#1 Trick for successful dog training!

At this point, you may have taught your dog what “sit” means, and they’ll probably do it for you as long as:

  • You have food in your hand  
  • There are no distractions around that your dog would rather pay attention to.

Sound familiar?

This is a good start, but it really does you no good when training counts. All the training in the world won’t matter if your dog won’t pay attention to you when distractions are present.. Getting your dog to respond reliably and consistently will help you live peacefully with your dog with reciprocal communication.

The trick to success is…ENGAGEMENT!

Getting your dog to cue into you and listen for what to do next is the foundation of all training.

YOUR DOG’S NAME should be your ENGAGEMENT word. If I were to say your name, you would look at me for further engagement. We need to teach dogs to respond just as we would. Your dog’s name needs to mean “look at me, I am about to give you something/go somewhere/ask you to do something”.

 

Here are some simple tricks to get your dog engaging with you when you say their name: 

For the next week, consistently practice doing the following:

Say their name directly before:

  • you feed your dog breakfast and dinner
  • randomly popping a treat in their mouth
  • having them do a well known and reliable command that you can predict they will respond to (be sure to follow this with a reward)
  • going for a walk
  • going for a car ride
  • playing with their favorite toy
  • getting a love fest (petting) from you

Timing is really important with these actions

You need to observe your dog’s trigger points so that you can get the timing right here. Lets say your dog loves going for rides in the car. You will want the timing of saying their name to be right before the action that triggers excitement.  Some common trigger points for going for a walk or taking a ride in the car might be grabbing the keys, opening the garage door, slipping your shoes on or picking up their leash. I had a German Shepherd that knew I was leaving the house the moment I put lotion on my hands. That was his “trigger point”. So in his case I would say his name the moment before I put lotion on.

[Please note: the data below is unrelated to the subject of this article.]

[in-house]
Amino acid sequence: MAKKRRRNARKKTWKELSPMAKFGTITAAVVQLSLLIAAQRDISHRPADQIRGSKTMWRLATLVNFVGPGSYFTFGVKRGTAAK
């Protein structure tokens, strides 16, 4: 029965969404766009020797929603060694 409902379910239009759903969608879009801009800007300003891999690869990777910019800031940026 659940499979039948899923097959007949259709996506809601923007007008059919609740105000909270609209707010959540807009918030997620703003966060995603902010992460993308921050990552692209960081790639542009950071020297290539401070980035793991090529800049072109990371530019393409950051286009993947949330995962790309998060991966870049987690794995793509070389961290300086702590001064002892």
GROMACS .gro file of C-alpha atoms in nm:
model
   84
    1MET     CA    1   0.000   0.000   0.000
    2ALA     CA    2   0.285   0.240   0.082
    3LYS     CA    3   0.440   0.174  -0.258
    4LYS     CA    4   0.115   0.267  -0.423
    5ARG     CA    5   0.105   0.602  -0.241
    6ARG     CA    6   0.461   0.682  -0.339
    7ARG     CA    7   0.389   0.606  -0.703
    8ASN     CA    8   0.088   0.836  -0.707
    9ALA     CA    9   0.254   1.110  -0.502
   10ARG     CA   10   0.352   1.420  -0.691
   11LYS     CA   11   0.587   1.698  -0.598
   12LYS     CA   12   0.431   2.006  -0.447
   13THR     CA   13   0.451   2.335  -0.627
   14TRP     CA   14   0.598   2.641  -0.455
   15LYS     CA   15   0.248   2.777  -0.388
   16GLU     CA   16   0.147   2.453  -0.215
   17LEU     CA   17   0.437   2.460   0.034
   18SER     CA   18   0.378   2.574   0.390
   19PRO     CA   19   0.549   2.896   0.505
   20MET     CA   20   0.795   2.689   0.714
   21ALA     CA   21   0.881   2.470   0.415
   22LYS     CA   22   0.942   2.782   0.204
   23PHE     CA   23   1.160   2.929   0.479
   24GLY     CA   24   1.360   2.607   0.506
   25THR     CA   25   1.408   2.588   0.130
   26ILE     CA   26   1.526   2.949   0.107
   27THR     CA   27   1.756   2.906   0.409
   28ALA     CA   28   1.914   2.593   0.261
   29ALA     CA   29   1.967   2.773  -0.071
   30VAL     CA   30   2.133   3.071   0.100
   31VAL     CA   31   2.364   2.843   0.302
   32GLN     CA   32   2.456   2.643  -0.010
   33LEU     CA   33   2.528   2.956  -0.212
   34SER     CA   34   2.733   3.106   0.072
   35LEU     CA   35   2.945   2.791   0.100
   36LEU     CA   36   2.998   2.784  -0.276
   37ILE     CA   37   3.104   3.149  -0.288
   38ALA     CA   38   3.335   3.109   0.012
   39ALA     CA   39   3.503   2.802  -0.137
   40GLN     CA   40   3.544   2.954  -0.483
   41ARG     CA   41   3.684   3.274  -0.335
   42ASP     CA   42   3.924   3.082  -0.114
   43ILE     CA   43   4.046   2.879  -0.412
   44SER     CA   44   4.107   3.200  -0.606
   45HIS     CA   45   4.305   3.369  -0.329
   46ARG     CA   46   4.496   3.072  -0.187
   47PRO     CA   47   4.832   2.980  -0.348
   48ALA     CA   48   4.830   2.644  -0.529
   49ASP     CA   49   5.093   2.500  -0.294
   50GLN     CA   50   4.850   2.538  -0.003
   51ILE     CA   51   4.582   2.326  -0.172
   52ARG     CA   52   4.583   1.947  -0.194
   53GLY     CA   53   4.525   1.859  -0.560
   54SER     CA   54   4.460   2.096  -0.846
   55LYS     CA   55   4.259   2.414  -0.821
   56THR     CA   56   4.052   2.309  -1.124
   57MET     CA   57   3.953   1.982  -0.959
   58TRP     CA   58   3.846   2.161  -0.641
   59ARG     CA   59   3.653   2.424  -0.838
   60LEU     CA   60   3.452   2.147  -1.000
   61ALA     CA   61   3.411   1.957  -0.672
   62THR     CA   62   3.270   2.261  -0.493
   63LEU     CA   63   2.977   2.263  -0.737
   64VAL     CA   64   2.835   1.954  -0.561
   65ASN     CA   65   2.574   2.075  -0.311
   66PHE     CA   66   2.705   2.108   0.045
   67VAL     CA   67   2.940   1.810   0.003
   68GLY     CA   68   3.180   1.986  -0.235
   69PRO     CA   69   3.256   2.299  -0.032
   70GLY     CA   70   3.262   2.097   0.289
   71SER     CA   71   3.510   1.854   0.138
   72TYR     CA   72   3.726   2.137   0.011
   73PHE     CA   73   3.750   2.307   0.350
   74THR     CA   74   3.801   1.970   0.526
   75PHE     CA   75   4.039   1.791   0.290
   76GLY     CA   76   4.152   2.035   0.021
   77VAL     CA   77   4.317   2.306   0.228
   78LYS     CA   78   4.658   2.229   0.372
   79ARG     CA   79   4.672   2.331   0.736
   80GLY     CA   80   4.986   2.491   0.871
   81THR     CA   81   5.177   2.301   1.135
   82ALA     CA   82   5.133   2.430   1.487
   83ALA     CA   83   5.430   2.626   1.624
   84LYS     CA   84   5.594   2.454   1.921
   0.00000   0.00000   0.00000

When your dog hears their name, they should feel: “something is about to happen so I need to pay attention”

    By doing this, you are conditioning an association within your dog. A word (in this case, their name) followed by an action. Early on, these associations should always be positive. They should also be varied. Make sure you are doing at least 3 variations of actions after saying your dogs name. For example, if you only say their name before feeding them dinner, they will only associate the word (their name) with one action (dinner). You want their name to be associated with focus, and an unknown action, not a singular action. This creates better focus and attention to you. Every dog is different and there are many scenarios in which you can condition the word to action response, just remember the process.

    Here are some do’s and don’ts to remember when starting this process:

    DO:

    • Only say your dog’s name one time – before following with an action. Be sure you say their name clearly and only one time. Repeating their name only dilutes the word and will actually have them tuning out their name completely.
    • Follow the name directly by an action – If you say your dog’s name without following it with an action, your dog’s name has no meaning to them, and they actually begin to tune it out.
    • Vary the action – Make sure you do different things after saying your dogs name. If you say your dogs name only before you feed them dinner, they will only expect their name to mean you are feeding them.
    • Time the word to action correctly – The name should be followed immediately by their trigger point.
    • Make sure it is a positive action – Remember to only associate a positive action to their name.  The action should induce a fuzzy feeling for them. Dogs are all different, use actions that your dog likes. Food, physical affection, playing with a toy and verbal praise (If you have conditioned this) are some examples of positive actions.

    DON’T

    • Say your dog’s name multiple times – This will condition your dog to ignore their name.
    • Cause a negative association – Don’t use their name directly before a negative action. This could be cutting their nails, removing a wanted item etc. Especially in the early stages of conditioning you want to be sure that only positive actions are associated with their name.

    If you take this one week to teach your dog to respond properly to their name, you will be way ahead of the game when it comes to training behaviors and overall communicating with your dog. Reaping the reward of your dog being easily called to attention is a truly amazing feeling!